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1,000 Genomes Pilot Project Data Accounts for 95 Percent of Human Variation

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The 1,000 Genomes Project Consortium recently completed its pilot study, which involved sequencing 179 people at low coverage, deep-sequencing six people in two trios, and sequencing exons in 697 people. All told, the researchers found 15 million SNPs, 1 million short insertions and deletions, and 20,000 structural variants — which collectively account for 95 percent of all variation observed in humans. The team published its results in Nature and Science in October.

In a press teleconference, Richard Durbin — co-chair of the consortium and a group leader at the Wellcome Trust Sanger Institute — said the team had also found that each individual carries 250 to 300 loss-of-function gene variants — which account for about 1 percent of all genes — 50 to 100 of which have been implicated in various diseases and disorders.

For its participation in the pilot project, Evan Eichler's group at the University of Washington looked at copy-number variations in the "more difficult regions of the genome" — those that are difficult to assay because they contain multiple copies of various genes, Eichler said during the conference call. In a companion study published in Science, Eichler and his team describe their work, in which they analyzed the short-read mapping depth for 159 human genomes. In comparing these genomes to those of great apes, Eichler said his team was able to identify the genes and gene families that have continued to evolve and expand in the human lineage since its divergence from the chimpanzee and gorilla lines. "Even though the numbers are quite small, we find a particularly tantalizing set of genes that are important in terms of neural development — in terms of neuronal migration — and we want to focus on these going forward to determine some aspect of the human condition," Eichler said.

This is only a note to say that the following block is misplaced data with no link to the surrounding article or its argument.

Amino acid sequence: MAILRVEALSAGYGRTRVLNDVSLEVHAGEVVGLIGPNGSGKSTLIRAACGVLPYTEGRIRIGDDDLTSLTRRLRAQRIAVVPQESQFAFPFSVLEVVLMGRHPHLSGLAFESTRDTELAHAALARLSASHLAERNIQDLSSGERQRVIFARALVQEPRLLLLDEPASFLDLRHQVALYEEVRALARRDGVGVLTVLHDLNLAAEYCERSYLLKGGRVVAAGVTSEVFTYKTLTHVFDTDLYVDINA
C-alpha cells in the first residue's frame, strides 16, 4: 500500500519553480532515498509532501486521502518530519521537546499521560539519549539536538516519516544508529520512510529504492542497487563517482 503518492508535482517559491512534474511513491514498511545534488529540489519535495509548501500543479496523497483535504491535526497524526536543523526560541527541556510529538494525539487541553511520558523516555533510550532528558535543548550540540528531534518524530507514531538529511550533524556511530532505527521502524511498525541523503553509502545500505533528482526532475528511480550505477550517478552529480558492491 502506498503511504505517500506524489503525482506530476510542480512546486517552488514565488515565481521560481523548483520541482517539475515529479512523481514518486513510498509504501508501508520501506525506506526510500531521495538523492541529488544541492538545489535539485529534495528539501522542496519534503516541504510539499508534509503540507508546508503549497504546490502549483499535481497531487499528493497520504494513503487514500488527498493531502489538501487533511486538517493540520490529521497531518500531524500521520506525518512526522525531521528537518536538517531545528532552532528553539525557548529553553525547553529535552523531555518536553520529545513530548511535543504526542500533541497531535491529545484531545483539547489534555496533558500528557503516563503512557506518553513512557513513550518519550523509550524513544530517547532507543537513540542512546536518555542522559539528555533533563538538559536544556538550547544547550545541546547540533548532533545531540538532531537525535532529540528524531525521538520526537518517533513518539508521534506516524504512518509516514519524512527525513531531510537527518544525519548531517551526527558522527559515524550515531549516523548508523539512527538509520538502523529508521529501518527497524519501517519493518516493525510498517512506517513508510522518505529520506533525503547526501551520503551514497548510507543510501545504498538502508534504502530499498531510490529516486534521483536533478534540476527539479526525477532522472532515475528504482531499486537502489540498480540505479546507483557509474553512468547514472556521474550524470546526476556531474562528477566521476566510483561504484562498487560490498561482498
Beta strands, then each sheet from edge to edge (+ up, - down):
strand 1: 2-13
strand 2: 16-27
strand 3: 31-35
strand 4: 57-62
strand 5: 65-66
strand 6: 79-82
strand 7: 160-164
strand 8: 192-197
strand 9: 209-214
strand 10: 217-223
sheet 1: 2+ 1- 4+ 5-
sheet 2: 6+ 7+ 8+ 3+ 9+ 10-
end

David Altshuler, consortium co-chair and deputy director of the Broad Institute, added that when it comes to applying the pilot study to medical research, the project itself has been a "laboratory" of sorts for researchers to work out new methods and standards of genomic study and add as many SNPs as possible to a shared database. "This project is not about any given model. It's about … a comprehensive approach [and] testing all the models," Altshuler said. Because the team made its results freely available, the data is already being used and is having an impact on research in both rare and common diseases, he added.

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